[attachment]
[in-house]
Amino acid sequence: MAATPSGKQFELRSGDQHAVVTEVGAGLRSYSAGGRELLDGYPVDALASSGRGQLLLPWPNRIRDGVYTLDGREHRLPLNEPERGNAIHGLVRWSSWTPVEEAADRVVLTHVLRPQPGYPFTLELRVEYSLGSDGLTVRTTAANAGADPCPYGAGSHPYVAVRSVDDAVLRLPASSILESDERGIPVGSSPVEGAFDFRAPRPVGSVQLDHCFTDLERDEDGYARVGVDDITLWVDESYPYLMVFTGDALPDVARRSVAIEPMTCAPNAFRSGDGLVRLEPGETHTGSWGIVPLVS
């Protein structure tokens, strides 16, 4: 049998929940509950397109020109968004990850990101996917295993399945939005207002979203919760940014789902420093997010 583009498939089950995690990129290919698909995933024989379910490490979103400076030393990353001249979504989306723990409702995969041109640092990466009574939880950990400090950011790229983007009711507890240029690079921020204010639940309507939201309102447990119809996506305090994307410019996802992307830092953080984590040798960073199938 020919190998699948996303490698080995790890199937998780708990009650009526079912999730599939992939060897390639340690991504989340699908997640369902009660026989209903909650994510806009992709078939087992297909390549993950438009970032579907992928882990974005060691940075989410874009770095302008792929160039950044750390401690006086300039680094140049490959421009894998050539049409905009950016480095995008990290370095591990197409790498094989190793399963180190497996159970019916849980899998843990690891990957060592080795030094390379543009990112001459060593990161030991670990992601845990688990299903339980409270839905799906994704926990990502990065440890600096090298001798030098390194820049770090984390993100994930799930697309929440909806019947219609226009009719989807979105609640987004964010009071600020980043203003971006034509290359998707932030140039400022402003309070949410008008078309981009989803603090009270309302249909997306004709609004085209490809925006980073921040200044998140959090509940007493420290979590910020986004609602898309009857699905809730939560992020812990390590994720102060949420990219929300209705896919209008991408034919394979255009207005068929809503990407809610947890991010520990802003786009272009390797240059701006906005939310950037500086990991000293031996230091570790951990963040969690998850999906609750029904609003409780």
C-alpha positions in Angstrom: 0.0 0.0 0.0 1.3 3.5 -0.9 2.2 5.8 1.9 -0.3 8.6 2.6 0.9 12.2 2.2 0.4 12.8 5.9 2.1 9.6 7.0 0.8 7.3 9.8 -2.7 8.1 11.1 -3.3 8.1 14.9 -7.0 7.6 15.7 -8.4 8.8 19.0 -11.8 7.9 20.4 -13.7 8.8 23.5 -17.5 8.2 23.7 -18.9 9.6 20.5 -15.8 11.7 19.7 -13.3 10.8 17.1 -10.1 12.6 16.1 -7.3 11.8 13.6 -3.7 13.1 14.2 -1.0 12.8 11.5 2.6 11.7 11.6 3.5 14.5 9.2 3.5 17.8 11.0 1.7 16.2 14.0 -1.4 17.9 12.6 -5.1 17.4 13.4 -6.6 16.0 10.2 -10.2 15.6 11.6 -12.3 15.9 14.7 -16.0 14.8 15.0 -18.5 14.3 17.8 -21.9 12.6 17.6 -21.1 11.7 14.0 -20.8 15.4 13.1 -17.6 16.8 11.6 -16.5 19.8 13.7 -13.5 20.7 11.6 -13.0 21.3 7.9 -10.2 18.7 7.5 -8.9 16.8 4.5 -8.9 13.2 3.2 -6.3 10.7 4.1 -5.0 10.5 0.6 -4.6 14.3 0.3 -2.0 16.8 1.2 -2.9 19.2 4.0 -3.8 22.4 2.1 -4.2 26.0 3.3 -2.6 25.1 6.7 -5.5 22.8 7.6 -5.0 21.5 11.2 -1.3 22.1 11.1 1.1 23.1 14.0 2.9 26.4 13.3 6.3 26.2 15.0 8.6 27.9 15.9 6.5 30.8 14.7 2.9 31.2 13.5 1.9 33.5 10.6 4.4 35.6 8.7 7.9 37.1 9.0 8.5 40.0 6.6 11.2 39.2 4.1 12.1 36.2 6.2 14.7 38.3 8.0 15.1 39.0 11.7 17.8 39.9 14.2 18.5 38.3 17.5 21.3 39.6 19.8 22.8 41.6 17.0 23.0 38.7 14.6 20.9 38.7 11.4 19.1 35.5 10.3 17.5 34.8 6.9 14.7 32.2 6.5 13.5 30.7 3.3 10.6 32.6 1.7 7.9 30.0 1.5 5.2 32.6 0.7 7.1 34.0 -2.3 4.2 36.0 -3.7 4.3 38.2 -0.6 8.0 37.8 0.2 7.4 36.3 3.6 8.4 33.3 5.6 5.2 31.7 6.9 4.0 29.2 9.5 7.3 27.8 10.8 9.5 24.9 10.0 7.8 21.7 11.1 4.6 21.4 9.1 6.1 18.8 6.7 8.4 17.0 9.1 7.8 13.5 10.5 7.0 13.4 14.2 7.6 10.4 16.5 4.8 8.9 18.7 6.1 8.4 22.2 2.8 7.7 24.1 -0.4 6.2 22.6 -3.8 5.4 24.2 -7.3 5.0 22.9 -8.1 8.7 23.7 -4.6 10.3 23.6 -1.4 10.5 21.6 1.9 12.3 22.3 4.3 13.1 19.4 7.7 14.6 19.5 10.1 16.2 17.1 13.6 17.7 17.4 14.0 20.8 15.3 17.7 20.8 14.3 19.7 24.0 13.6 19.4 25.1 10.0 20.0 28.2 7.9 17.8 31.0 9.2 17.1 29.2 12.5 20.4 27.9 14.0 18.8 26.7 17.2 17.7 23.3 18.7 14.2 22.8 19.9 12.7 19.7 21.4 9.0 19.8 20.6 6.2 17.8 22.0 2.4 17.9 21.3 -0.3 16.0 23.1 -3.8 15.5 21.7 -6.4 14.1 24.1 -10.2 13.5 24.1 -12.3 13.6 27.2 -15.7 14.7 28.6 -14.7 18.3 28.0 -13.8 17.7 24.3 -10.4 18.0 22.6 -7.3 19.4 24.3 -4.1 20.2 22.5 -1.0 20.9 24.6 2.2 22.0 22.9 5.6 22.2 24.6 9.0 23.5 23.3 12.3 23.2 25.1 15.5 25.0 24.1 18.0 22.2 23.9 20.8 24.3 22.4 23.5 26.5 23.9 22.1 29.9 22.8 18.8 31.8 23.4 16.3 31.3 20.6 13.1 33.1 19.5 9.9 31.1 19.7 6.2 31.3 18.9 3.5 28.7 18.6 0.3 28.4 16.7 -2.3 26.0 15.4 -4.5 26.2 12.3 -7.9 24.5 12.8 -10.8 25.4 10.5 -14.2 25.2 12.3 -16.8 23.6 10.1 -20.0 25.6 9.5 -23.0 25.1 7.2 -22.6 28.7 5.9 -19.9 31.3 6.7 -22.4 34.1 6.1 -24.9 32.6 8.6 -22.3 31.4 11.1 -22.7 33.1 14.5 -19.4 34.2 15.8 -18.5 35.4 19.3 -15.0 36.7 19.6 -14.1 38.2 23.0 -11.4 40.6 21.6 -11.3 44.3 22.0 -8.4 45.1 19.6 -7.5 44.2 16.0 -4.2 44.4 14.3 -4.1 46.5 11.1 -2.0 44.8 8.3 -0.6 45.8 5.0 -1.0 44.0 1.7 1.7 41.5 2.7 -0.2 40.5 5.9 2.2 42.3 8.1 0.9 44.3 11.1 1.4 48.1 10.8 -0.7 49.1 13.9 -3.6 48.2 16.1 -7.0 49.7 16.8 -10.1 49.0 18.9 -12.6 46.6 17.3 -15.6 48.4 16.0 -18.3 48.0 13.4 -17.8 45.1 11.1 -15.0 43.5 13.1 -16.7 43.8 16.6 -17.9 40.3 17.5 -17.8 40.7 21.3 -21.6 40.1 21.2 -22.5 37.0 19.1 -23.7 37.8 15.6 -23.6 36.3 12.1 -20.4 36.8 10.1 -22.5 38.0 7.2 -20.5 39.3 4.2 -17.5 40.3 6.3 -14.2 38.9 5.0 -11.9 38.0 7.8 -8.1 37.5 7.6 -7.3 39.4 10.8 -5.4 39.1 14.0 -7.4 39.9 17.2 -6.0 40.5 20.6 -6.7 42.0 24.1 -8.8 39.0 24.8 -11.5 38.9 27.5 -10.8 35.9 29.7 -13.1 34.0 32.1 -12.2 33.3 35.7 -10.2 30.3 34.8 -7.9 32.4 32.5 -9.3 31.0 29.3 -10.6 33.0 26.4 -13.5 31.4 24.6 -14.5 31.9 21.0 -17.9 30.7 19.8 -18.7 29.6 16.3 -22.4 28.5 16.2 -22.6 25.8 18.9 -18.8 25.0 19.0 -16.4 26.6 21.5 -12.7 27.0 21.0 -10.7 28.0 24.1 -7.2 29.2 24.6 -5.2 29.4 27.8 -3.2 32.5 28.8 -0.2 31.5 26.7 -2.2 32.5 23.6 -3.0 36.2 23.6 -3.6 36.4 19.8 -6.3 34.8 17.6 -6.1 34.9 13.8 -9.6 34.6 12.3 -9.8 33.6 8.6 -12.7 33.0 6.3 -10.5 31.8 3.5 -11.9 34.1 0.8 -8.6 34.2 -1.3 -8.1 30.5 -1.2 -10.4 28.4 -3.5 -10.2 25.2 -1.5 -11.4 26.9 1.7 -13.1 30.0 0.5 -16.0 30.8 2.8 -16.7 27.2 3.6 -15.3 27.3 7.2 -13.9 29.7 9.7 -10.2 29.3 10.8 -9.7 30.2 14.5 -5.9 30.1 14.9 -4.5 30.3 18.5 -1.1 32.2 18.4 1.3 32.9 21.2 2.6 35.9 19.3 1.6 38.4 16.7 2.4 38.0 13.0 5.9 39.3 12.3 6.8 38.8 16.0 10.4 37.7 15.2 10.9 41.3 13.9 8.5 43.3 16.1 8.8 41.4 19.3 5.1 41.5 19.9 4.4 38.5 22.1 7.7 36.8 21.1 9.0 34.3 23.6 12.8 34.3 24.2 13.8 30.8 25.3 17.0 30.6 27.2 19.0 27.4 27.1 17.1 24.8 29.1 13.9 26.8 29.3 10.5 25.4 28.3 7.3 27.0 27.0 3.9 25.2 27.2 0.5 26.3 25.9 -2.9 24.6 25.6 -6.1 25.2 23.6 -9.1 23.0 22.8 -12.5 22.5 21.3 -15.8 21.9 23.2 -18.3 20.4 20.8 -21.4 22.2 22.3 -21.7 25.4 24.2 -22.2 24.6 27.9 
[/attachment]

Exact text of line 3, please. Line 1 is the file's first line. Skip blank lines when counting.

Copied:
């Protein structure tokens, strides 16, 4: 049998929940509950397109020109968004990850990101996917295993399945939005207002979203919760940014789902420093997010 583009498939089950995690990129290919698909995933024989379910490490979103400076030393990353001249979504989306723990409702995969041109640092990466009574939880950990400090950011790229983007009711507890240029690079921020204010639940309507939201309102447990119809996506305090994307410019996802992307830092953080984590040798960073199938 020919190998699948996303490698080995790890199937998780708990009650009526079912999730599939992939060897390639340690991504989340699908997640369902009660026989209903909650994510806009992709078939087992297909390549993950438009970032579907992928882990974005060691940075989410874009770095302008792929160039950044750390401690006086300039680094140049490959421009894998050539049409905009950016480095995008990290370095591990197409790498094989190793399963180190497996159970019916849980899998843990690891990957060592080795030094390379543009990112001459060593990161030991670990992601845990688990299903339980409270839905799906994704926990990502990065440890600096090298001798030098390194820049770090984390993100994930799930697309929440909806019947219609226009009719989807979105609640987004964010009071600020980043203003971006034509290359998707932030140039400022402003309070949410008008078309981009989803603090009270309302249909997306004709609004085209490809925006980073921040200044998140959090509940007493420290979590910020986004609602898309009857699905809730939560992020812990390590994720102060949420990219929300209705896919209008991408034919394979255009207005068929809503990407809610947890991010520990802003786009272009390797240059701006906005939310950037500086990991000293031996230091570790951990963040969690998850999906609750029904609003409780």